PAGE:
There’s some craking images from ESA this week, I’ve put some of them on here. Like the cluster of galaxies that are creating a gravity lens, the radio telescope searching for Cassini between close passes with Saturn and a view of Amsterdam from ISS.
Cassini is now on it’s way towards it’s grand and ultimately destructive finale! Using Saturn’s largest Moon titan to fling it into a polar orbit between Saturn’s ring and it’s outer atmosphere it will complete 22 weekly obits of Saturn before plunging into Saturn’s atmosphere on September 15th
In case you didn’t know, today is Earth day. A day where we focus on this self supporting spacecraft whizzing through the cosmos that we call home. We need to help this world keep us alive and looking amazing…
As usual I like to see things a bit differently. What better way than from Saturn…
That tiny spec is Earth… Us. All of us, everything we are, eat, drink everything we want for our phones, computers and everthing we use as fuel for our homes and cars.
There we are again. Between the rings. Small aren’t we? But we think big and we can sort out what we do about how we live our lives.
This isn’t a call to arms or a wake up call… Its a dream really.
This is a composite image of Uranus by Voyager 2 and two different observations made by Hubble — one for the ring and one for the auroras.
Ever since Voyager 2 beamed home spectacular images of the planets in the 1980s, planet-lovers have been hooked on auroras on other planets. Auroras are caused by streams of charged particles like electrons that come from various origins such as solar winds, the planetary ionosphere, and moon volcanism. They become caught in powerful magnetic fields and are channeled into the upper atmosphere, where their interactions with gas particles, such as oxygen or nitrogen, set off spectacular bursts of light.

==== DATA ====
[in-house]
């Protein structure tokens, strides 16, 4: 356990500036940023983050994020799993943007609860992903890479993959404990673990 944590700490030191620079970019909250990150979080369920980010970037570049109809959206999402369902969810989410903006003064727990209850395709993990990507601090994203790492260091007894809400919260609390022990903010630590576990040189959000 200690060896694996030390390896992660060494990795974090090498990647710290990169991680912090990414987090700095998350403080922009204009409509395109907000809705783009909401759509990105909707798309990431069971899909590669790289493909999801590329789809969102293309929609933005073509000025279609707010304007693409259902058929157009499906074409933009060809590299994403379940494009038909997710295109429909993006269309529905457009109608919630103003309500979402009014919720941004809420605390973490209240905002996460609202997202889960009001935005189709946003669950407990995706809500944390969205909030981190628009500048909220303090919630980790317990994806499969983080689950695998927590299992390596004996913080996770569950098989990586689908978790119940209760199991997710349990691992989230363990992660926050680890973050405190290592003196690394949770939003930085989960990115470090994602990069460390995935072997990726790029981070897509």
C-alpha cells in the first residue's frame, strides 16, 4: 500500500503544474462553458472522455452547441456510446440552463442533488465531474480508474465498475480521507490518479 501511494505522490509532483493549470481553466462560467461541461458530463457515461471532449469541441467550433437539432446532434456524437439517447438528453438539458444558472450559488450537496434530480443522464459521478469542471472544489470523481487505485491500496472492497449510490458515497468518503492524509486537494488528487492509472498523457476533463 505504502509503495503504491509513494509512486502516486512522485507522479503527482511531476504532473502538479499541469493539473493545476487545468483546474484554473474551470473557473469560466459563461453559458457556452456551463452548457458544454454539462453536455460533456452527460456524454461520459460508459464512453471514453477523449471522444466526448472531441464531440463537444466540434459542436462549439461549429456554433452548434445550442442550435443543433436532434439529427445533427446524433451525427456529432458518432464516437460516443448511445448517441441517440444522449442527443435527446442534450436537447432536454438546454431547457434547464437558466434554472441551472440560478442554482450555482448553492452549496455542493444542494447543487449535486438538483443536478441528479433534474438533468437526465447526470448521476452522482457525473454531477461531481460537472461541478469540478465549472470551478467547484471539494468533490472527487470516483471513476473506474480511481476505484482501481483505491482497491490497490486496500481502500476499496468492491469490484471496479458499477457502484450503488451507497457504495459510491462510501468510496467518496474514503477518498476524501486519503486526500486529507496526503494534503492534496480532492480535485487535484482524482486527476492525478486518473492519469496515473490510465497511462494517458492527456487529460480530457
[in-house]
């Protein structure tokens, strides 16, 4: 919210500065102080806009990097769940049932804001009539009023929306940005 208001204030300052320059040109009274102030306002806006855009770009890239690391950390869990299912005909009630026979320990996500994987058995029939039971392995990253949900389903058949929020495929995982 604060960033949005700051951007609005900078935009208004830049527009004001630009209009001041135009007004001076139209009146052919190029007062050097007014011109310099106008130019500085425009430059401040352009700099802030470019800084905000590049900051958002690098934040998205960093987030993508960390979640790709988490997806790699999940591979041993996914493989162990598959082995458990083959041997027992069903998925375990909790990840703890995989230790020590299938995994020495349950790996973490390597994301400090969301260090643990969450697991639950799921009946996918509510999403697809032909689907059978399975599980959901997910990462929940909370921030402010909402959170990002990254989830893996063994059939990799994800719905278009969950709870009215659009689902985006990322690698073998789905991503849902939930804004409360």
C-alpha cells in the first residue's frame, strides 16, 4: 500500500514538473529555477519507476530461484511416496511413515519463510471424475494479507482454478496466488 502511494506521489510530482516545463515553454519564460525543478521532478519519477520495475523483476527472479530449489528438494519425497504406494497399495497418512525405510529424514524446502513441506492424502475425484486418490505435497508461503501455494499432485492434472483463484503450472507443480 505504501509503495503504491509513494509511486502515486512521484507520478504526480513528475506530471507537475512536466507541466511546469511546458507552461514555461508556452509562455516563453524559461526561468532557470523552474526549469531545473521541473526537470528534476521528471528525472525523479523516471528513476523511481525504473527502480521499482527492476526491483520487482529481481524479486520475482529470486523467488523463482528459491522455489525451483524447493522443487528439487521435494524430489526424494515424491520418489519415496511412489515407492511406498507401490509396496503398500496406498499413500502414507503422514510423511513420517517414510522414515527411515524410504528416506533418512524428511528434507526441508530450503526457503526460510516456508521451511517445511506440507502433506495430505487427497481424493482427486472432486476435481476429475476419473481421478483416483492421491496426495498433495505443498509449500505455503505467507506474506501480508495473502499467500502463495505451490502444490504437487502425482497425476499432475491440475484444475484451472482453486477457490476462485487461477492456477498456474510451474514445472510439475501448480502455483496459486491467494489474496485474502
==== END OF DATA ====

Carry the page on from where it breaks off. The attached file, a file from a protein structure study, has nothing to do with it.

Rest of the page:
Although only a sliver of Saturn’s sunlit face is visible in this view, the mighty gas giant planet still dominates the view.
From this vantage point just beneath the ring plane, the dense B ring becomes dark and essentially opaque, letting almost no light pass through. But some light reflected by the planet passes through the less dense A ring, which appears above the B ring in this photo. The C ring, silhouetted just below the B ring, lets almost all of Saturn’s reflected light pass right through it, as if it were barely there at all. The F ring appears as a bright arc in this image, which is visible against both the backdrop of Saturn and the dark sky.
I’m trying to keep up with ESA’s images, as my regular bloggies would know I used to post this every week but I’m slacking nowadays. This weeks images show cyclone Debbie, Supernova remnant SNR 0509-68.7 and ESA’s ExoMars Rover.